Honami Suzuki reflects on stardom, family and a middle-aged comeback

Honami Suzuki reflects on stardom, family and a middle-aged comeback

No longer shy of celebrity, "Tokyo Love Story" star Suzuki dons the period-drama gear on her own terms
Honami Suzuki
Honami Suzuki is making her acting comeback aged 44.

On a recent visit to the offices of Japanese public broadcaster NHK, the one-time A-list actress Honami Suzuki gives us her take on making a post-family return to acting at the grand old age of 44.

Suzuki, once renowned for her portrayal of Rika Akana in the 1991 drama “Tokyo Love Story” has just made her comeback after 11 years out of the business.

Reflecting on both her past, and her new role as a 16th-century princess in the serial “Go – Himetachi no Sengoku,” which is currently airing on NHK, Suzuki says, “I didn’t like stardom at all and I thought I might not be back.

“I have a family now, but there is also just myself in my life, so I needed to think about what I can become.”

Early days

Suzuki got into acting right after high school: “There were times I had other dreams like becoming an interpreter or a cabin attendant. Then I figured out that an actress could play them all.”

She auditioned for an agency and from her debut at the age of 19 in 1986’s TBS production “Asobi Ja Nai No Yo, Kono Koi Wa,” she built up her reputation in over 30 dramas in five years.

But the frank and forthright Suzuki has little nostalgia for her early career.

“I never watch those episodes now. I could not choose the roles, my agent chose them even when I didn’t like it – such is the system in Japan. I wasn’t interested in them after filming was done, I just let them go,” she says.

Honami Suzuki (left) in historical drama "Nobo no Shiro"Honami Suzuki (left) in historical drama "Nobo no Shiro."

Landmark role

In January 1991 Fuji TV broadcast an adaptation of Fumi Saimon’s manga “Tokyo Love Story,” the tale of fractured relationships and friends from a small town who find themselves working in Tokyo.

Remembered all over Asia, with repeats still broadcast 20 years on, for Suzuki the show was both a blessing and a curse.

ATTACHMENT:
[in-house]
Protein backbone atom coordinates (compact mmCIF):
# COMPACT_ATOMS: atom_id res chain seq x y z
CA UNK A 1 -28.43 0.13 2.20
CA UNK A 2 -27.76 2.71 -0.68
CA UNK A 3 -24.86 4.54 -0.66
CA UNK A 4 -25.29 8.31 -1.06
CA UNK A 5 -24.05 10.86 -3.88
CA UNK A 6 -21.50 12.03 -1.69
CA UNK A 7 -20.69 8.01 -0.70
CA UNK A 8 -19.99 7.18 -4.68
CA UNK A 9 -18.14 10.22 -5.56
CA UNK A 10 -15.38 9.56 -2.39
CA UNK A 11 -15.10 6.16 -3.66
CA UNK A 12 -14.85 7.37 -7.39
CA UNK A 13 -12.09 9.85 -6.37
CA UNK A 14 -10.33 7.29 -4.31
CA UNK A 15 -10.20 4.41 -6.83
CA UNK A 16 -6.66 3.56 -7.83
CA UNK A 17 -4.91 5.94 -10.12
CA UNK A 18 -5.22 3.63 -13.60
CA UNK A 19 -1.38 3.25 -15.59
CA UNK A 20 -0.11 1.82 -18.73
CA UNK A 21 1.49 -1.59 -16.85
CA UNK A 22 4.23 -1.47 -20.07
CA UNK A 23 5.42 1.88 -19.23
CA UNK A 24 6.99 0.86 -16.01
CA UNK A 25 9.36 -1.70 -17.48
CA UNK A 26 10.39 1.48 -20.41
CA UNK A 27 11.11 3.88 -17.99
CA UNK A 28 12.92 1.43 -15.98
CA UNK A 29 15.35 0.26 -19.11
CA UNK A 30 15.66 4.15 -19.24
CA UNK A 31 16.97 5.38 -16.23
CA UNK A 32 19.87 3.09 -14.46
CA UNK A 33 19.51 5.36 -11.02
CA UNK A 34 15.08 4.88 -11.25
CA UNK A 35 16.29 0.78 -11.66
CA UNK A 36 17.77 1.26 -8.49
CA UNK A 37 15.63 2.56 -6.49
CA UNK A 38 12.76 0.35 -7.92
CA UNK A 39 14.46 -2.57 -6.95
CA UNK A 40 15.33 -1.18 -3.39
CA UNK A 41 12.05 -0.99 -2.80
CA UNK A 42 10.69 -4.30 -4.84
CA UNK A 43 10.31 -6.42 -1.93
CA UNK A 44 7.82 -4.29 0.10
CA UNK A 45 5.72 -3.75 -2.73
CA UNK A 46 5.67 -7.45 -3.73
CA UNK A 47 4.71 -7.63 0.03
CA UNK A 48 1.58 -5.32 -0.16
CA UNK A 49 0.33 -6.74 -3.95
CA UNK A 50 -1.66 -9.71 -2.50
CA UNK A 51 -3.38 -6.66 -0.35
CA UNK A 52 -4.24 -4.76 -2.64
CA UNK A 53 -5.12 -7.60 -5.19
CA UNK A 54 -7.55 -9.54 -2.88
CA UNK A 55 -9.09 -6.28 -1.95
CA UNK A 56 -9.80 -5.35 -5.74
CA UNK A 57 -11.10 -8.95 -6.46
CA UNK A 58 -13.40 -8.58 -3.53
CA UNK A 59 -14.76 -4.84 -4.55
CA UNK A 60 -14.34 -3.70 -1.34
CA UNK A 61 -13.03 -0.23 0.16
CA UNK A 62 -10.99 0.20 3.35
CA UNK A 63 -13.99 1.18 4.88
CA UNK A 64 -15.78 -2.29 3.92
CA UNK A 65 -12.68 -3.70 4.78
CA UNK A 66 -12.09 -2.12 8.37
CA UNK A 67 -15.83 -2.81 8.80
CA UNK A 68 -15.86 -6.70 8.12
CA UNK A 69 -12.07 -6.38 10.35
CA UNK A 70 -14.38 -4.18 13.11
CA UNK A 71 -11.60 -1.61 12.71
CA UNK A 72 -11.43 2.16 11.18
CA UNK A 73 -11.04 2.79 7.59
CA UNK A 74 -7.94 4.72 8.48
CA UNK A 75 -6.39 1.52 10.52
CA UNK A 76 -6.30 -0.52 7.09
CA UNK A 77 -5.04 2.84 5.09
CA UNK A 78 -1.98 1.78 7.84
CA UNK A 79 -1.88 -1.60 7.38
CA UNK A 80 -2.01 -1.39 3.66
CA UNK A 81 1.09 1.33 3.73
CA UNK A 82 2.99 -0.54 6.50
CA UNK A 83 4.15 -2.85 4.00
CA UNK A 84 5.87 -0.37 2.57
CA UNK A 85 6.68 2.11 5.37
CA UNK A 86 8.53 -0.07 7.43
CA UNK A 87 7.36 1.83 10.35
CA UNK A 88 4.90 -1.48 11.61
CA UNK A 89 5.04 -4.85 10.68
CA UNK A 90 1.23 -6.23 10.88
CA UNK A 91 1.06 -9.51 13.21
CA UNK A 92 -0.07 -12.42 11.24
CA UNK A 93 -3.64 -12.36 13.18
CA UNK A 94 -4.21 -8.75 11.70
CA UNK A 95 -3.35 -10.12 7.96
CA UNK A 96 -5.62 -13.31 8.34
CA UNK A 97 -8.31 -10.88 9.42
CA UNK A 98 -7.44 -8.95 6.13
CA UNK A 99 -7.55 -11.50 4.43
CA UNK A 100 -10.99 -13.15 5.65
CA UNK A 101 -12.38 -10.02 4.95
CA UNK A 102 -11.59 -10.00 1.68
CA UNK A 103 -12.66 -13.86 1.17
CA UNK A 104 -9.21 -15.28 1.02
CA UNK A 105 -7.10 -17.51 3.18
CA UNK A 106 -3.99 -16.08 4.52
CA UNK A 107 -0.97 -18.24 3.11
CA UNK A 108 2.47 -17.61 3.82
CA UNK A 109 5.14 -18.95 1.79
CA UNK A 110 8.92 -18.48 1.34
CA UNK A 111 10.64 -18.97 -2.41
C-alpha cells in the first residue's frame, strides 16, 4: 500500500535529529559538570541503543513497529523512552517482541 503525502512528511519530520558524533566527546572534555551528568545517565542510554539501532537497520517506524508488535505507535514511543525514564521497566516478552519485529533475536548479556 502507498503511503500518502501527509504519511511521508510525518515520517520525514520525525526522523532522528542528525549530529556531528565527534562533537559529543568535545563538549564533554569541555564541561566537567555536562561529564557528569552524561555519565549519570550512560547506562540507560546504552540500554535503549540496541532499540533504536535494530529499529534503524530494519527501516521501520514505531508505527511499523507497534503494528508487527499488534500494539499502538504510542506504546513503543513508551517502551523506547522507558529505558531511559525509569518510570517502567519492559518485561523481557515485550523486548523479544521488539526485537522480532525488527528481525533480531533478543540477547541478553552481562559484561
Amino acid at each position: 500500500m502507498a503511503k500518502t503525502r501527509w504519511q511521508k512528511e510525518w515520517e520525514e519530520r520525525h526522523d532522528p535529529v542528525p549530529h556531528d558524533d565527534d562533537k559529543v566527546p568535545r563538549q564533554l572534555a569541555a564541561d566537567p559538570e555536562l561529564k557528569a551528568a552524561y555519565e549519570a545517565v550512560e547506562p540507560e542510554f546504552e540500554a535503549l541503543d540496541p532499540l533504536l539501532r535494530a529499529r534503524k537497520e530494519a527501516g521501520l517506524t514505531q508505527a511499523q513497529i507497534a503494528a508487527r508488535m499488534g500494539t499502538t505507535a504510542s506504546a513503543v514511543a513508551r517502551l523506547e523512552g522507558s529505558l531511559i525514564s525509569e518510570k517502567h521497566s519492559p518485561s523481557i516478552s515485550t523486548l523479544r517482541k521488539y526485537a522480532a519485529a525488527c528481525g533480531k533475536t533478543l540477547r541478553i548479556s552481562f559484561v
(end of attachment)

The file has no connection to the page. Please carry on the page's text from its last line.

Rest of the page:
I couldn’t deal with my popularity when “Tokyo Love Story” became a big hit, it was tiresome,” she admits.

Asian hit

“Tokyo Love Story” led a wave of Japanese popular culture across Asia and made Suzuki’s name in China, Hong Kong and Taiwan, as she found to her own surprise while traveling.

“I was unaware of it, but when I went to Hong Kong with my friends, people noticed me and chased after us. I was amazed by it,” she says.

A fan of director Wong Kar-Wai and actress Gong Li, Suzuki says she’d be delighted to work in projects outside Japan, but hasn’t yet been offered the opportunity.

Break time

Suzuki put away the greasepaint in 1999, following the NHK drama “Genroku Ryoran,” to finalize her aim to separate work from home life and bring up a family.

“I thought that raising children was real work and would be so tough, it would be impossible to cope with both that and acting.

“Also, I didn’t like to ask for help from other people. Angelina Jolie might have nannies, cooks and chauffeurs, but I wanted to prepare meals, do the laundry and change diapers myself.”

Suzuki thought she might never return, but after talking to fans during her time away about how inspiring the dramas had been, she felt it was time to repay them.

“Children grow up really fast so I needed to think about my life again,” she says.

“I can accept and deal with the fact that people see me as an actress now. I don’t mind at all now. I’d say ‘Wow, thanks. Watch next week too!’ I don’t know the reason why I changed, maybe I just matured.”

A more relaxed Suzuki is approaching work on her own terms.A more relaxed Suzuki is approaching work on her own terms.

Picking projects

In the current NHK serial, Suzuki plays the mother of the titular Princess Go, and will bow out in a dramatic death sequence this Sunday. She says she chose it as her big comeback because, quite simply, “When I read it, it made me cry.”

She will also star in the film “Nobo no Shiro”, out on September 17. Apart from these, Suzuki is biding her time for the right project, knowing that this time around, the choices are all hers.

Although she says she is enjoying working again, she is, nevertheless, reluctant to put all her effort into projects that might affect her family life.

If there’s a project that requires me and it's one that I find interesting, I’d love to do it,” she says, “but, as you know, it’s rare to find an interesting role for an actress in her forties.”

She concludes, “For now, though, I can’t even think of going somewhere with a clear plan, so who knows what will come next?”